Genealogists, as a rule, love to spend time walking through cemeteries. Back in 2005 I was touring Europe with the chorus I sing in. One of our destinations was Prague, where we spent several days. Our hotel was right on a subway line and was located next door to two cemeteries: one Christian and one Jewish. On our last day, the bus was to depart for the airport at 10:30 a.m. I got up extra early and spent a couple of hours walking through the Christian cemetery (the Jewish one was closed for a religious holiday). When I arrived at breakfast, at 9:30 (a little damp from the early-morning rain) my friends stared at me, shook their heads, and said “You were walking around the cemetery, weren’t you?” Bagged!
One question I always have when walking through a cemetery, is whether there are bodies under the stones. This may seem strange, but it is a serious question. Cemeteries are, of course, by definition a place where the bodies are buried. But there are a number of reasons why they may not be where you think they are, or even there at all.
A major problem in the eighteenth and nineteenth centuries was body snatching. Medical schools were in dire need of cadavers for education purposes. Common belief at the time was that people’s physical bodies would physically come alive again at the Resurrection, which impeded the ability of medical schools to teach. Body snatchers illegally invaded cemeteries and delivered the bodies to the schools. Some cemeteries near the schools are said to be almost entirely devoid of actual bodies under the stones.
Bodies were often legally removed. They might be disinterred and reburied elsewhere, perhaps to join loved ones buried in another cemetery or to bury a family in a larger plot elsewhere in the same burying ground. Sometimes, a stone may not have been removed when the body was disinterred.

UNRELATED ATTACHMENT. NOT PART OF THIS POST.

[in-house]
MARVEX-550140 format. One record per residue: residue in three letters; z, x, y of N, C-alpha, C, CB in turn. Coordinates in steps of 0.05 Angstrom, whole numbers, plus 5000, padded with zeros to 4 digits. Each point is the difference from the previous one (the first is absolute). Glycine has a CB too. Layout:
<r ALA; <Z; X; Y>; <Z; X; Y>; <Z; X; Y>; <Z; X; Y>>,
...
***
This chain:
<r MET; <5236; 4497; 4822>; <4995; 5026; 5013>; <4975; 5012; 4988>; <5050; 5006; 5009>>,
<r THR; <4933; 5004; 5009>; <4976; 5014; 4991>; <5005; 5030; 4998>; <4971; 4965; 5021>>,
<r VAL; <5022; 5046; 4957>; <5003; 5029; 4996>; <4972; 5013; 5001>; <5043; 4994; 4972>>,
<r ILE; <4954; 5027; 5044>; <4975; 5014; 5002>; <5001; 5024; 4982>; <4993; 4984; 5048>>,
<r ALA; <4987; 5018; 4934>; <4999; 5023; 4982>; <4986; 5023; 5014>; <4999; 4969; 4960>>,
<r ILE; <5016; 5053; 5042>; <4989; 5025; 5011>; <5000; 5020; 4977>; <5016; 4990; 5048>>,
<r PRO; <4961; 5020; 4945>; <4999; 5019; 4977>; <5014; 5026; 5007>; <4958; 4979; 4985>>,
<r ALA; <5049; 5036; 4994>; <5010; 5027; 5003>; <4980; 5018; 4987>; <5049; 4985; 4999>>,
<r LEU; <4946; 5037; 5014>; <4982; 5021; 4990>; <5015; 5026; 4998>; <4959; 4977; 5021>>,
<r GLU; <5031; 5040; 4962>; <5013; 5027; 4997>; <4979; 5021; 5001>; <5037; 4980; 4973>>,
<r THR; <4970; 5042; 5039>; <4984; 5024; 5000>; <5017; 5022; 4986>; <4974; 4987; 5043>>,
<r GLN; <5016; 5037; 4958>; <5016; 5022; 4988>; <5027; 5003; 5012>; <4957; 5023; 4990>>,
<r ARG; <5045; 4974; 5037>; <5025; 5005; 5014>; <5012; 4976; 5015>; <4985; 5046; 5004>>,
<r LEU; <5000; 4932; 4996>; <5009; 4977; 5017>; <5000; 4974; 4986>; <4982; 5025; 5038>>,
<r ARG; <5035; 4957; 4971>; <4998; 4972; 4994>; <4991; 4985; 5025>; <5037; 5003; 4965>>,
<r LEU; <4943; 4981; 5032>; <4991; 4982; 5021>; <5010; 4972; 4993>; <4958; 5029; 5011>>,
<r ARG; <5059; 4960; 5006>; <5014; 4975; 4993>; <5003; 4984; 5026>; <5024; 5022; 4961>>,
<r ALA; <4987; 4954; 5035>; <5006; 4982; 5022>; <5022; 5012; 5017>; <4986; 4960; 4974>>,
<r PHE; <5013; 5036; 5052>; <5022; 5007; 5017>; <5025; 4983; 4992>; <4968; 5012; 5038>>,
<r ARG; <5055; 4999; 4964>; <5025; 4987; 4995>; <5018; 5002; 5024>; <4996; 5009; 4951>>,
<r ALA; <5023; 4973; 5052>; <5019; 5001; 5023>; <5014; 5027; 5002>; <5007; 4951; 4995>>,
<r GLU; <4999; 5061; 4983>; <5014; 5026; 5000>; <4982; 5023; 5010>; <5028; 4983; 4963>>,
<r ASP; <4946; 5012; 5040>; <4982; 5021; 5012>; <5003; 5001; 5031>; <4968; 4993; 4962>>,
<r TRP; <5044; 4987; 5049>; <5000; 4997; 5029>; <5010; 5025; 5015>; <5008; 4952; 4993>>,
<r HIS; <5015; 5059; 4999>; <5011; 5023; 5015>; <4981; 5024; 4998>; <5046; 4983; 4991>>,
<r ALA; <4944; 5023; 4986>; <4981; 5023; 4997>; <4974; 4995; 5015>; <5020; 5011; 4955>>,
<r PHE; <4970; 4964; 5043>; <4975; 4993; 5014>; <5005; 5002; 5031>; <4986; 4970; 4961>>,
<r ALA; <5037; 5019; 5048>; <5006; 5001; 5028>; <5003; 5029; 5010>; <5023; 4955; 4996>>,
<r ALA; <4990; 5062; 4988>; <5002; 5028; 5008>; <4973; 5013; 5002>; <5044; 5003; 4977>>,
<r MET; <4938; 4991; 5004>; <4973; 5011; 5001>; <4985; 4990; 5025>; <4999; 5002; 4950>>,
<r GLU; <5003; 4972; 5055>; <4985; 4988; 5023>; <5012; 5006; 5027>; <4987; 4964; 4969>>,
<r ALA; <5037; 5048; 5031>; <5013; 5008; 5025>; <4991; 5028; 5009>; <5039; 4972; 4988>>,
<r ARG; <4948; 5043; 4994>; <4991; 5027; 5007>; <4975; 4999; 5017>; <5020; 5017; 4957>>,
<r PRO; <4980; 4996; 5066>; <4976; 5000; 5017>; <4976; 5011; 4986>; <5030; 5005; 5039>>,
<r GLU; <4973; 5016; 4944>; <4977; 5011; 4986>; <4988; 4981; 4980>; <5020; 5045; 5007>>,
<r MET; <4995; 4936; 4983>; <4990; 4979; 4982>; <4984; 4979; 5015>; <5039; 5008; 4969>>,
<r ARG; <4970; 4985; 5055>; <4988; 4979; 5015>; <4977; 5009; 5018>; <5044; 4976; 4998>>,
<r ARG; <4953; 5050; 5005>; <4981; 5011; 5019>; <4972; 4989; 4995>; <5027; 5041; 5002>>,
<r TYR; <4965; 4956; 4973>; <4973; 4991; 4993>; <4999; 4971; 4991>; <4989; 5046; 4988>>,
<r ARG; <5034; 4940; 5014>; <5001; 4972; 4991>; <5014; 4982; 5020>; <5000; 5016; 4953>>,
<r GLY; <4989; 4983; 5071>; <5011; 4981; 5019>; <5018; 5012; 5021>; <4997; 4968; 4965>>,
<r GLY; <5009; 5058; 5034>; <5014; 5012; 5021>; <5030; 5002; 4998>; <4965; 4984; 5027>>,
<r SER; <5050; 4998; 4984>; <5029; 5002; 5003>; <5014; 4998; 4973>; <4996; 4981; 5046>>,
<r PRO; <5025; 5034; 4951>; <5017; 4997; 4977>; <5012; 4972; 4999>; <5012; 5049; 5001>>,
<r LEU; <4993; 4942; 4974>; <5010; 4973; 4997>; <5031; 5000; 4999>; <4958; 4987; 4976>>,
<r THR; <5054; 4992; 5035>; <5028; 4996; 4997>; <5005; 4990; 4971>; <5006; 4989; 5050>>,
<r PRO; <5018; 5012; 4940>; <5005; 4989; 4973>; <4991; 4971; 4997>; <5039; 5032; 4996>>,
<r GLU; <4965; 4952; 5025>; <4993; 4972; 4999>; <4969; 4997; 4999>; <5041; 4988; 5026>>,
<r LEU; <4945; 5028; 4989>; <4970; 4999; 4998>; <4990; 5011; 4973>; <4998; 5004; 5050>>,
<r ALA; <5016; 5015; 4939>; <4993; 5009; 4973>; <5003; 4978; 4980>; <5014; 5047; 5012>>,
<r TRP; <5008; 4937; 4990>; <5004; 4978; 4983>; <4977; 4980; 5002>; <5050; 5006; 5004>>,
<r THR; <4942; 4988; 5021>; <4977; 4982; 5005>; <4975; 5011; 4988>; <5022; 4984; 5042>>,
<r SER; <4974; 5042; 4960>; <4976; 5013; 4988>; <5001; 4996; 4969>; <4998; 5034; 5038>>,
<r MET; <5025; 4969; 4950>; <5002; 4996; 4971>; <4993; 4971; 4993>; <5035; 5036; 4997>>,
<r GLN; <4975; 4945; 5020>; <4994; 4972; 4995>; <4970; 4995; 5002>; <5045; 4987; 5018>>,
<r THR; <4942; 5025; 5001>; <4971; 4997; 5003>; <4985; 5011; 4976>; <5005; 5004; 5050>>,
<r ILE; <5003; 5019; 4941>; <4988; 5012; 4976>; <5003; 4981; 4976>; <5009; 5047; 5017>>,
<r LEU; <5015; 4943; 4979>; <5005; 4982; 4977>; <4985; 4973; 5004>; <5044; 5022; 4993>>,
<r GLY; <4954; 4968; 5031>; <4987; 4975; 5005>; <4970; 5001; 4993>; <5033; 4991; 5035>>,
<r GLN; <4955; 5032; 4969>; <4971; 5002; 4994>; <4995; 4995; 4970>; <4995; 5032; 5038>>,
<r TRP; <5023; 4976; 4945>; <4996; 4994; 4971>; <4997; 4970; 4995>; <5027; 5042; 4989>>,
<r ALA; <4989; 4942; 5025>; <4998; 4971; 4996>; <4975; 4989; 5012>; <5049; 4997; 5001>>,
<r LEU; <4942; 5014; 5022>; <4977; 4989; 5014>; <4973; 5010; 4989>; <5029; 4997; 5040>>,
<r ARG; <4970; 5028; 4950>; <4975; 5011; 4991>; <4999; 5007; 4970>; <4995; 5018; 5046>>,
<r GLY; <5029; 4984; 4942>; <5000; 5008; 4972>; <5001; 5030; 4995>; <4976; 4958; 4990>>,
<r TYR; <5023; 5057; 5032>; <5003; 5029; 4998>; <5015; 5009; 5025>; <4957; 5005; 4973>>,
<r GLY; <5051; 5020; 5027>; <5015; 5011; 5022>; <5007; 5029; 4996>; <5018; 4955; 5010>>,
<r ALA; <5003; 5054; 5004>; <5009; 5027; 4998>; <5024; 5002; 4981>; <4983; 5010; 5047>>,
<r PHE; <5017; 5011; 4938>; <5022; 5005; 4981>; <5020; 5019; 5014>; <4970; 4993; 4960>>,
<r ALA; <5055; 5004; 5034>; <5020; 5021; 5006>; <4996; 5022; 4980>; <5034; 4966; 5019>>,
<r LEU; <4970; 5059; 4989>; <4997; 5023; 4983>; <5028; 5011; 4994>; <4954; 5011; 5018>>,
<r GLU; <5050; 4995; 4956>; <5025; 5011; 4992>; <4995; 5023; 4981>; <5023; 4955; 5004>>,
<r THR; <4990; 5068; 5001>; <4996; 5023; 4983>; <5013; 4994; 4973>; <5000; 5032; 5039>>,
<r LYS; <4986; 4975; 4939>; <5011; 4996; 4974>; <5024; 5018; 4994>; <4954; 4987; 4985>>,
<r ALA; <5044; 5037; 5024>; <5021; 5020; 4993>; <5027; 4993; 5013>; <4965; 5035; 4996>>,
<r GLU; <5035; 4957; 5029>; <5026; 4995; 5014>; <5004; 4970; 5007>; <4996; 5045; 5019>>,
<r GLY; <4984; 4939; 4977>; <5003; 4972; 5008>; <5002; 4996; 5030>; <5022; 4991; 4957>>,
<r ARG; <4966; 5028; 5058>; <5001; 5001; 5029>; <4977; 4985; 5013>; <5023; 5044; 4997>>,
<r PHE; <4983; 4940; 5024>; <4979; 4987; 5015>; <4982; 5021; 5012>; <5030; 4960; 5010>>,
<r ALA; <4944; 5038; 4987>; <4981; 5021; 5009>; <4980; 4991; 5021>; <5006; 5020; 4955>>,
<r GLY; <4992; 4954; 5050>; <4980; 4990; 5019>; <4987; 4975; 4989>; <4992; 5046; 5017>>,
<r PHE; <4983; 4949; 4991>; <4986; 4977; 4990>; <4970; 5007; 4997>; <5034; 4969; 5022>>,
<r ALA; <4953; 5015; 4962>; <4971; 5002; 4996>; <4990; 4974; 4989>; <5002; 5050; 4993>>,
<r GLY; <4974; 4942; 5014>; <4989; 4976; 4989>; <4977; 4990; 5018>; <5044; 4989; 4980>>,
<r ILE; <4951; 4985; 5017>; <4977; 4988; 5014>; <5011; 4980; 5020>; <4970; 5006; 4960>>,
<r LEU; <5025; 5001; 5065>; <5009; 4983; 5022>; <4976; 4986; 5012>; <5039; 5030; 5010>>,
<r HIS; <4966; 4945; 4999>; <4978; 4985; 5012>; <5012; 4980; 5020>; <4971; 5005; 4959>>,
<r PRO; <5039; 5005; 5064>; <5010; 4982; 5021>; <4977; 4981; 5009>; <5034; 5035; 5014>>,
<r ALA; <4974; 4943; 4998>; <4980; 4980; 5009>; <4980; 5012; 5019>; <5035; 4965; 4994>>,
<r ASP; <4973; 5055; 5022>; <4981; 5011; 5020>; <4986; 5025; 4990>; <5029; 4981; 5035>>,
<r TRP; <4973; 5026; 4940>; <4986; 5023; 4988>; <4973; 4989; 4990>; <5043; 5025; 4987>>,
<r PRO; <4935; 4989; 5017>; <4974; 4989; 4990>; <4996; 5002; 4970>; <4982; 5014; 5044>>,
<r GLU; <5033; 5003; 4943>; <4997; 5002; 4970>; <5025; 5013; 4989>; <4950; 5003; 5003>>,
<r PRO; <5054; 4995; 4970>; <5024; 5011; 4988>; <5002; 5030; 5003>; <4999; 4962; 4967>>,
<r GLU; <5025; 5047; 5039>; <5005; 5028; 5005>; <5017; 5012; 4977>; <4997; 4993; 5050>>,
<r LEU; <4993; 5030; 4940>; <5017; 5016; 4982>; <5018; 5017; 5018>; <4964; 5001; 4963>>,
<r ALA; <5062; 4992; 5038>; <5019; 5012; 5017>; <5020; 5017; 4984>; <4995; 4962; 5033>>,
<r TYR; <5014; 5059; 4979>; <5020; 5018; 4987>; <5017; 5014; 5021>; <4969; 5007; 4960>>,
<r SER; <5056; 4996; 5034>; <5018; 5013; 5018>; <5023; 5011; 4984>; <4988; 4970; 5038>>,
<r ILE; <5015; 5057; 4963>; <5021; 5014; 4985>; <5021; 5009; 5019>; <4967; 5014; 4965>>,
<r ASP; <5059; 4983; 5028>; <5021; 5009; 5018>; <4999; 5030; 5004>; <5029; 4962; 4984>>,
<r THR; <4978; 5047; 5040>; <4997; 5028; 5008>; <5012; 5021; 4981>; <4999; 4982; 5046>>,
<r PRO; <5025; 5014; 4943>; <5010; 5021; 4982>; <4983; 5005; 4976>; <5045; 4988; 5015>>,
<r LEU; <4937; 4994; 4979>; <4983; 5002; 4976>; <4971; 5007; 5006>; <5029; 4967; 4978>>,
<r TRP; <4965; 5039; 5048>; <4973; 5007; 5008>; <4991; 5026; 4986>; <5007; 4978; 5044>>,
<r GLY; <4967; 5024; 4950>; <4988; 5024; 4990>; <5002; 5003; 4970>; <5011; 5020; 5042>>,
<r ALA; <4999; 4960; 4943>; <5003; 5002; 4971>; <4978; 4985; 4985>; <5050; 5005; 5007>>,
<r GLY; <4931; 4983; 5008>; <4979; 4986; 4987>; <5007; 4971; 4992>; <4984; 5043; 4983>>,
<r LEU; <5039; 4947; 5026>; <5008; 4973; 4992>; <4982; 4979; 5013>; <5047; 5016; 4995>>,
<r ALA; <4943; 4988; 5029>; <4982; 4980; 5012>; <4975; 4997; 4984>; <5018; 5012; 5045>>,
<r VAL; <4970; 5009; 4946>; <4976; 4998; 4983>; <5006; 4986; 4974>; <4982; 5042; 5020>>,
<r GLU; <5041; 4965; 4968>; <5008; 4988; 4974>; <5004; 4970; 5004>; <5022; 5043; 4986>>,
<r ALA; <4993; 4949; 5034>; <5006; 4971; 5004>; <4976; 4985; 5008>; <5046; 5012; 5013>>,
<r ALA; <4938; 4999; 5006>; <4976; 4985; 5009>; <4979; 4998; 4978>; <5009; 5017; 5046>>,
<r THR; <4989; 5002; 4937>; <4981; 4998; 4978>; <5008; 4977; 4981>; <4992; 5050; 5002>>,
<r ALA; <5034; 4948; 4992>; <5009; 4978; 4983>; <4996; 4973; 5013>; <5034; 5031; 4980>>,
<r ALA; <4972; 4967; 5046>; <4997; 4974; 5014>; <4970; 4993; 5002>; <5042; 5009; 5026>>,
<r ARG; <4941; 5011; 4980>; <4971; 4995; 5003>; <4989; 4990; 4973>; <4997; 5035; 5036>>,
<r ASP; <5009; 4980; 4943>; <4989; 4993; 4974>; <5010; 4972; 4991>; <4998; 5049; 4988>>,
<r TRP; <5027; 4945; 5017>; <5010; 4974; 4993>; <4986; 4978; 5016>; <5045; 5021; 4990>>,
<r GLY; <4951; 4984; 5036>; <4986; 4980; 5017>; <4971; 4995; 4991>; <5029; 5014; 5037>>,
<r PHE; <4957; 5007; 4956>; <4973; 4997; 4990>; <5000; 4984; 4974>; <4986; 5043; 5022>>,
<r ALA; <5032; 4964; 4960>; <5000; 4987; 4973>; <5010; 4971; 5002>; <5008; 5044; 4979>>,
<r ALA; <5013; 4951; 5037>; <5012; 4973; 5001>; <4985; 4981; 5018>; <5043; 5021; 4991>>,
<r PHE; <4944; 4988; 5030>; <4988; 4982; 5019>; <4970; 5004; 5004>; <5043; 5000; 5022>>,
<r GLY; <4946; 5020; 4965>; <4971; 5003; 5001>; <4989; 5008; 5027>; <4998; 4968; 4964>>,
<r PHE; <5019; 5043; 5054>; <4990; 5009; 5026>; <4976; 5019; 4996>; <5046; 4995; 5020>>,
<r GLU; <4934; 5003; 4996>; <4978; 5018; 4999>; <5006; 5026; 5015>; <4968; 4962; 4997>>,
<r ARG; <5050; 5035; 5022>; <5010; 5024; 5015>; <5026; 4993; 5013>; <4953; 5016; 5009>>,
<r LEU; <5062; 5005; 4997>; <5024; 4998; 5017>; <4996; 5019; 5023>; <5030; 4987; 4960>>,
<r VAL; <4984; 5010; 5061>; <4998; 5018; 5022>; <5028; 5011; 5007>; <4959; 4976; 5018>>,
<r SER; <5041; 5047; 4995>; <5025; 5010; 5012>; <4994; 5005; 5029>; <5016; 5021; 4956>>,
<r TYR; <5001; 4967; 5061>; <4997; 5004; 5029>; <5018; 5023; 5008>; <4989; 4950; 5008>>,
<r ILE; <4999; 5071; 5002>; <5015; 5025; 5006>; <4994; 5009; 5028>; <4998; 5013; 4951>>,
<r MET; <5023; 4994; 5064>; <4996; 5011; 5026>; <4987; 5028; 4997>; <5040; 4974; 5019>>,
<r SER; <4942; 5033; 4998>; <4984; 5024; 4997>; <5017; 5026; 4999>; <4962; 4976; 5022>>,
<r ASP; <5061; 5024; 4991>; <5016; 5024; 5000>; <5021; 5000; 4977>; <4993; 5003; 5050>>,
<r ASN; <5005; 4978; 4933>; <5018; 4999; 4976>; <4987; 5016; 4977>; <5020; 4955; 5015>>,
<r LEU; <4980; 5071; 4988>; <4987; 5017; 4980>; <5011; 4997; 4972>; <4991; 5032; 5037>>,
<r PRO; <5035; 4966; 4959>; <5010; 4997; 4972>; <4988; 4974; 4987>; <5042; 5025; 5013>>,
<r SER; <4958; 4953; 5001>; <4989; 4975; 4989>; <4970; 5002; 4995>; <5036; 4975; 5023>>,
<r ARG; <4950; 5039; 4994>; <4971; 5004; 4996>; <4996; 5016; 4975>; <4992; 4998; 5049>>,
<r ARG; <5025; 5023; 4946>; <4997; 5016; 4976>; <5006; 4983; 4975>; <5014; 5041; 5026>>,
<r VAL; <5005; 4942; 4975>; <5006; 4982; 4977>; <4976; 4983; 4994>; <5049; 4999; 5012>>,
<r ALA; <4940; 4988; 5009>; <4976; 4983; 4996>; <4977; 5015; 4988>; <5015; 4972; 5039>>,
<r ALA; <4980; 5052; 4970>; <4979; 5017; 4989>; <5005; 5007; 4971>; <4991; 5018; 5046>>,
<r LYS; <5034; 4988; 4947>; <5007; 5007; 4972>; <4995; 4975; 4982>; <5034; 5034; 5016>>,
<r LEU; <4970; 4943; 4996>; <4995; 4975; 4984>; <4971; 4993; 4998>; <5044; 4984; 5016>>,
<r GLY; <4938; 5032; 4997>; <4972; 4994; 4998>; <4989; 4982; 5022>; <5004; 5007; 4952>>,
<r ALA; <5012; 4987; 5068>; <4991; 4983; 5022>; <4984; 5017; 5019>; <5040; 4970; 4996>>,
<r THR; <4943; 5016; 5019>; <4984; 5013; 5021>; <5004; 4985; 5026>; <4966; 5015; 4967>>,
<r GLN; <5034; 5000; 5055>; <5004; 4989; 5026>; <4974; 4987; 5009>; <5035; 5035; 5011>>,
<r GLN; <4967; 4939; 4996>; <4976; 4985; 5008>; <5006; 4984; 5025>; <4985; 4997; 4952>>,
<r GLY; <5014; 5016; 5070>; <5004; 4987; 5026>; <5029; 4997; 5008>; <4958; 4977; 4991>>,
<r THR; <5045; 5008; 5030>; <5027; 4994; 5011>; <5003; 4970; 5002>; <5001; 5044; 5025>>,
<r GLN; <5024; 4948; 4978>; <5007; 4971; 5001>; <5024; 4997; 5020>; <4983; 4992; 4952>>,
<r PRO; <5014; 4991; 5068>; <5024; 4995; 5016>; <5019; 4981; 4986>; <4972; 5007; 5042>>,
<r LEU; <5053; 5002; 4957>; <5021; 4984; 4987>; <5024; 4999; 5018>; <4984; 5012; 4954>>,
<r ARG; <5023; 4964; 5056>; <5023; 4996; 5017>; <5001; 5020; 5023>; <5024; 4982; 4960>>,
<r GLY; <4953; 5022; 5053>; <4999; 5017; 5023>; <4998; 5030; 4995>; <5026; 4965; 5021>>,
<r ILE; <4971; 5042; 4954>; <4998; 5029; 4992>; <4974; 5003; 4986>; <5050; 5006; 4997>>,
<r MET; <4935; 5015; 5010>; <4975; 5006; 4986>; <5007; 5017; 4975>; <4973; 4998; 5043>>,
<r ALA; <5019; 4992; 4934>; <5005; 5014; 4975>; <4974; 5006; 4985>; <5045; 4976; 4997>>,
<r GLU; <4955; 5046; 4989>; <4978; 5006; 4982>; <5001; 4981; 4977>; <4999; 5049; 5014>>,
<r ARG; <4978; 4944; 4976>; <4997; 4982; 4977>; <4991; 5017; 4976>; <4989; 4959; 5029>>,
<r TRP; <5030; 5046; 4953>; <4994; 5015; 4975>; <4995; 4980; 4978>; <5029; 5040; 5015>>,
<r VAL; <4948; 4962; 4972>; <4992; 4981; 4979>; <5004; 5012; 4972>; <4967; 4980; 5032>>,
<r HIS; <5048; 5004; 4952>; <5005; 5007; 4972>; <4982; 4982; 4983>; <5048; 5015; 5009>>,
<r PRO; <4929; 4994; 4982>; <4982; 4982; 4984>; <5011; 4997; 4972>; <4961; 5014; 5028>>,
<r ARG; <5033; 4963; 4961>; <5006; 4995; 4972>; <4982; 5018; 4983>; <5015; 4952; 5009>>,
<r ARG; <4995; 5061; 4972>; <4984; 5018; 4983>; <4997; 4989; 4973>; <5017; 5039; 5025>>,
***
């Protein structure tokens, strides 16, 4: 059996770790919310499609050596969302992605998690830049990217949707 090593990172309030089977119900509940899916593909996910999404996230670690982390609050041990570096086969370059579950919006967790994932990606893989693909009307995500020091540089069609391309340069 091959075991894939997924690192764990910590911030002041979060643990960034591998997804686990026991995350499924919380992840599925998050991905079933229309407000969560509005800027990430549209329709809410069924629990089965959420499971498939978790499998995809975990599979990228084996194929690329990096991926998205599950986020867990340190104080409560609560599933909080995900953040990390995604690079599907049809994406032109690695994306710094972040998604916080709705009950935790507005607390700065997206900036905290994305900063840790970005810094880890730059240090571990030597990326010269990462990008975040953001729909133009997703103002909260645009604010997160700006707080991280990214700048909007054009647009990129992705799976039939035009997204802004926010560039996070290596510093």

When visiting a cemetery, look around. Are the stones in nice, neat rows? Easy to walk around? If the cemetery predates the late-nineteenth century and that is the scene in front of you, it is very possible that the stones have been moved. Take the case of the historic Granary Burying Ground in Boston. The final resting place of notables like Samuel Adams, John Hancock, Paul Revere, the victims of the Boston Massacre, and even the real Mother Goose, Mary Vergoose, the Granary has always been a place of interest with many visitors. The stones in early cemeteries in New England make interesting patterns. They face different directions, in small rows, clusters, and singly. Burials in the Granary were always in more orderly rows, but renovations in the nineteenth and twentieth centuries have moved stones to places where there are no bodies, and bodies where there are no stones. In 2009 previously unknown crypt was formed when a tourist fell through a buried stone into a stairway leading into the crypt.